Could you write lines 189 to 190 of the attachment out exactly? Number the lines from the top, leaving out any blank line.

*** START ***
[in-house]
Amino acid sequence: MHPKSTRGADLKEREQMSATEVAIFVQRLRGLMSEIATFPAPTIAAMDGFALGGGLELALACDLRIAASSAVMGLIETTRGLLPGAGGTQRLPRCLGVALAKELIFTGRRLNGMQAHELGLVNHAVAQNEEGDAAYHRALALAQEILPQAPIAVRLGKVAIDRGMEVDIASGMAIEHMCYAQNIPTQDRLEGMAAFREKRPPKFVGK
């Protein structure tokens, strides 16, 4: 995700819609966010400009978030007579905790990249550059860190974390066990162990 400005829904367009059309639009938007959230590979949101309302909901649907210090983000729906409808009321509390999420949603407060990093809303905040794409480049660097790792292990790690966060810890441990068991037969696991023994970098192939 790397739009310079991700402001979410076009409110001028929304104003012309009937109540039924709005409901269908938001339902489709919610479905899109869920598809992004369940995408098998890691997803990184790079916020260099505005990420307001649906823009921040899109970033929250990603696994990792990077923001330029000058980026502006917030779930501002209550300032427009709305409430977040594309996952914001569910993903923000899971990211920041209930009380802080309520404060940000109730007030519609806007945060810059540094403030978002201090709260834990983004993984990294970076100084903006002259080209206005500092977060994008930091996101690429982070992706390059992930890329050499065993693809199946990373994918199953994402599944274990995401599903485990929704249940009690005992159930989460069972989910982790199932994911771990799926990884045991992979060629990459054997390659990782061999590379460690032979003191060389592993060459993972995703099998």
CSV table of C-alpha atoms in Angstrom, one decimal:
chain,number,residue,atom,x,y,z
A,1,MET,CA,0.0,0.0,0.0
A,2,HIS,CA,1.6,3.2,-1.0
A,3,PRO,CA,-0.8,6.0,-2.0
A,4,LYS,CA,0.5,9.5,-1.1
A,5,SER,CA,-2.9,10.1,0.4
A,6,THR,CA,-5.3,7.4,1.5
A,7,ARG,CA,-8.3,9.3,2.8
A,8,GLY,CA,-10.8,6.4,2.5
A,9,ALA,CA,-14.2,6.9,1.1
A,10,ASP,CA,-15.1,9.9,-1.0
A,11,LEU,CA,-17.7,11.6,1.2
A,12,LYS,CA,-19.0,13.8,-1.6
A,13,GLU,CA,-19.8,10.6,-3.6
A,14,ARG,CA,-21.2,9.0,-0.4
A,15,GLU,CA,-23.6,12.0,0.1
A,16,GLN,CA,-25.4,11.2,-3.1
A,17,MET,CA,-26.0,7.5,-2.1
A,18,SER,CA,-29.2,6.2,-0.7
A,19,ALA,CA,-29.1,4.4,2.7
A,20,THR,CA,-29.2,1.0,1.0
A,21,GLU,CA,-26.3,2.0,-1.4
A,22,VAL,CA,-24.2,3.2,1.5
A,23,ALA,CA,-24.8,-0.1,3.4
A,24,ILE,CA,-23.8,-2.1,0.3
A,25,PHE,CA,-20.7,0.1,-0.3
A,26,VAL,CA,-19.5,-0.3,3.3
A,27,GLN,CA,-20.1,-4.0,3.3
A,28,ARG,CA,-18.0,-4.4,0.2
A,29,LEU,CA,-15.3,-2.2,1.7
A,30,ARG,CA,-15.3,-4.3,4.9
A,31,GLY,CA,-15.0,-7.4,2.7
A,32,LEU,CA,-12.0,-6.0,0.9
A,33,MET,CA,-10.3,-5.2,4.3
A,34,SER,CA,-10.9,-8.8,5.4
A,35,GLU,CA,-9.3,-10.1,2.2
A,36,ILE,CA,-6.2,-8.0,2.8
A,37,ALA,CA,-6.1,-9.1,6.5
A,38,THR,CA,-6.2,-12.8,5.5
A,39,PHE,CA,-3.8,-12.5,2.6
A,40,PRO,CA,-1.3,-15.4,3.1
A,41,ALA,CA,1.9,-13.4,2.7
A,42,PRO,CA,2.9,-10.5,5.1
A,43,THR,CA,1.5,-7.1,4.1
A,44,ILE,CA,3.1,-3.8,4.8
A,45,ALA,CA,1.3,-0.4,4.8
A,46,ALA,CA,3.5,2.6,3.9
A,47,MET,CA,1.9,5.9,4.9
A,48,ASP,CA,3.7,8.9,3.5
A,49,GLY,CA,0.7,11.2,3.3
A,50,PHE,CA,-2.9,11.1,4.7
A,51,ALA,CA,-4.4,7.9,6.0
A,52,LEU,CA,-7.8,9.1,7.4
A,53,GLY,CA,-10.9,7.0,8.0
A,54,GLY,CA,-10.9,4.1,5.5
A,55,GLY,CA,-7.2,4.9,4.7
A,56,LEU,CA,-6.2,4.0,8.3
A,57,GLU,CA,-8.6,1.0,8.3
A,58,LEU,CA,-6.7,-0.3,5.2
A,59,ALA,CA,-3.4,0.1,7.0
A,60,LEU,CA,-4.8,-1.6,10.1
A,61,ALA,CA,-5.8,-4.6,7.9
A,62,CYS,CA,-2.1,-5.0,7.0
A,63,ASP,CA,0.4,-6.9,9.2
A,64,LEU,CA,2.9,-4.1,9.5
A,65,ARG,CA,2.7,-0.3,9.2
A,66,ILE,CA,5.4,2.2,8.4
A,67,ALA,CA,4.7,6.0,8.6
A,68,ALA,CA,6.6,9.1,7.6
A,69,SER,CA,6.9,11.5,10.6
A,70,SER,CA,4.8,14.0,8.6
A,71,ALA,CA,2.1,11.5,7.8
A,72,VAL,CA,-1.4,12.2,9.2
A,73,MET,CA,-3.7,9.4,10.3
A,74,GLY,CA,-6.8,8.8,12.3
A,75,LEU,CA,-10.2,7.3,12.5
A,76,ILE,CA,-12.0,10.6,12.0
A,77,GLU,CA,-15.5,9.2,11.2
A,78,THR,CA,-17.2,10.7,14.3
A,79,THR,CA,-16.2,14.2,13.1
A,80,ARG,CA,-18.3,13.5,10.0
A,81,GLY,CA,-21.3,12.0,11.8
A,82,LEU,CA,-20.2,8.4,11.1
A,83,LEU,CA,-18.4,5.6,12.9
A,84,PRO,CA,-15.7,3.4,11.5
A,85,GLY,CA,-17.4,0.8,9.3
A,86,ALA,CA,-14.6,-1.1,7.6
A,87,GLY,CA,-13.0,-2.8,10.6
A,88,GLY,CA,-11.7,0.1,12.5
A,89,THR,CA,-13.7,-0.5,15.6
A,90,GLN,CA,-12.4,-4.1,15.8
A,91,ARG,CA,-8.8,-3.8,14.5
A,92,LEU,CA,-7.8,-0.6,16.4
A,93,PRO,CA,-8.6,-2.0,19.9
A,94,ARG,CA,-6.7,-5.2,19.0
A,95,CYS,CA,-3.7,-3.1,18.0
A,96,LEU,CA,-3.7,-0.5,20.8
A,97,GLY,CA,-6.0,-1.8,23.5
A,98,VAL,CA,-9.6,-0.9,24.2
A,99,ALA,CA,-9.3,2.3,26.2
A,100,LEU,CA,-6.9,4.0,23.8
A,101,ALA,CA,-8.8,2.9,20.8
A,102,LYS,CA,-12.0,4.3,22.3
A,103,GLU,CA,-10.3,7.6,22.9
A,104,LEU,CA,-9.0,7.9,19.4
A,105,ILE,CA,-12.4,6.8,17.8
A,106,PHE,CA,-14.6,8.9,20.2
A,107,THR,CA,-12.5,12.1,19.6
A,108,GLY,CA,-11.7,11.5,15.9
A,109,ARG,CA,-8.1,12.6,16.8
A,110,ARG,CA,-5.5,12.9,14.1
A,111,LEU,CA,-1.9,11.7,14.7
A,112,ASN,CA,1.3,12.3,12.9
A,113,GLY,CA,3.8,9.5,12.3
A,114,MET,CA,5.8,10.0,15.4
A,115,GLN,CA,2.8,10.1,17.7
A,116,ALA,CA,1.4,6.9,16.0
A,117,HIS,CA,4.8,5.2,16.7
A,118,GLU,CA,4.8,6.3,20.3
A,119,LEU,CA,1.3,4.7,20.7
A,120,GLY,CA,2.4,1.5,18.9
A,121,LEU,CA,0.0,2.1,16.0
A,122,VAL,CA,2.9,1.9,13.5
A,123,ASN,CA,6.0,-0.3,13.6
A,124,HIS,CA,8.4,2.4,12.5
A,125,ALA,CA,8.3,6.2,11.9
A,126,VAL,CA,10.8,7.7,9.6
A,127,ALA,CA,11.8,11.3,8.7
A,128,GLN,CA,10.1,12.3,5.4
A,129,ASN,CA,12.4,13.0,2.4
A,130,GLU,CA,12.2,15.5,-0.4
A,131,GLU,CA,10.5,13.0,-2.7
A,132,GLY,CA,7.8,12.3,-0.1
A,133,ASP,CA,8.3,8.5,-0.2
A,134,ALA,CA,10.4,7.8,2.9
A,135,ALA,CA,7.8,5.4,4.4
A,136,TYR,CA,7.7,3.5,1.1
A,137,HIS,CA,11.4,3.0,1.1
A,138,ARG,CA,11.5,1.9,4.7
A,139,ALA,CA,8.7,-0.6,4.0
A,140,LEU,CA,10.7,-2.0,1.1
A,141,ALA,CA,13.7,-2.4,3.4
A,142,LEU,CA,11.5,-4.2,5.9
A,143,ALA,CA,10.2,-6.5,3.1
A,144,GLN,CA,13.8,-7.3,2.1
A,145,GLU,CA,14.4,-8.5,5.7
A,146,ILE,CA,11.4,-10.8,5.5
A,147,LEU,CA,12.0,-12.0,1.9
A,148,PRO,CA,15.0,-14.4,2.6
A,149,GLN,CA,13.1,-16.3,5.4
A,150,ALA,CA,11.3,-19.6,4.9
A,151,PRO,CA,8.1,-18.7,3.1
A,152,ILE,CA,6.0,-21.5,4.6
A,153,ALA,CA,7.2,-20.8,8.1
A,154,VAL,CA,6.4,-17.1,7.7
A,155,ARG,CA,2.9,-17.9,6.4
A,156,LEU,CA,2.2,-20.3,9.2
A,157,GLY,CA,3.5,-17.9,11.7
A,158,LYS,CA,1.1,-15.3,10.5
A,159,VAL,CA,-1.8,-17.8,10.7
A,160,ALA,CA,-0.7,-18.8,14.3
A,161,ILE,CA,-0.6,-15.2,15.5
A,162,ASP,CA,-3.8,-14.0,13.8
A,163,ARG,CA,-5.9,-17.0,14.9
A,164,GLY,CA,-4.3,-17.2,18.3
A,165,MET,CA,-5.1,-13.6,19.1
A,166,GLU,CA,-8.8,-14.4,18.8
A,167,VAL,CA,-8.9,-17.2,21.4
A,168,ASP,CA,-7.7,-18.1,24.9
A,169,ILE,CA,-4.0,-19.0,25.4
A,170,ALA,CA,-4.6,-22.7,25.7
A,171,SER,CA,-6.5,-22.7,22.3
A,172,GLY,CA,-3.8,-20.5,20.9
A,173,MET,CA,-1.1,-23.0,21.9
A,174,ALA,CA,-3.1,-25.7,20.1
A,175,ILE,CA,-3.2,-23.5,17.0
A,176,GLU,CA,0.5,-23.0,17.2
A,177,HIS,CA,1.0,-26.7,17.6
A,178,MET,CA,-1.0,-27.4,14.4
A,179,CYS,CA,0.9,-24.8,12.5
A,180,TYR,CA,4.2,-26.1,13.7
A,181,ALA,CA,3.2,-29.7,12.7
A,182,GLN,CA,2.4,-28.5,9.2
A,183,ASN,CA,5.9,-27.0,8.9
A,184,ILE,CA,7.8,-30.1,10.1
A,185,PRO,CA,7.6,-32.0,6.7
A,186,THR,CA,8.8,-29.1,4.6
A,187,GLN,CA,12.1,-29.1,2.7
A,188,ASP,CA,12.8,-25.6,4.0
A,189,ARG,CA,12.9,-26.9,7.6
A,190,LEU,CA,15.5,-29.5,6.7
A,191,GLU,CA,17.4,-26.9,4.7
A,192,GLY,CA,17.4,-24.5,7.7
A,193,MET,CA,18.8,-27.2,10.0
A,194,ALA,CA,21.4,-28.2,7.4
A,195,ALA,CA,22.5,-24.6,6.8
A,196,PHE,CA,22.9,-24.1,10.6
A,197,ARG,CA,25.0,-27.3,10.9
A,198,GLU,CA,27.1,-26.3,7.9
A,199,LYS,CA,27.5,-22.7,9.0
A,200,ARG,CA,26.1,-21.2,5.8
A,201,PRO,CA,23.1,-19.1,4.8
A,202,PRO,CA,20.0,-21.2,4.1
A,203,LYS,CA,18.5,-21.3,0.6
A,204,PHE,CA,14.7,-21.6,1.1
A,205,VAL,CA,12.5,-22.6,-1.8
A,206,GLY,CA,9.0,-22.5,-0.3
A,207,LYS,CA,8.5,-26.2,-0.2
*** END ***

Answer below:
A,184,ILE,CA,7.8,-30.1,10.1
A,185,PRO,CA,7.6,-32.0,6.7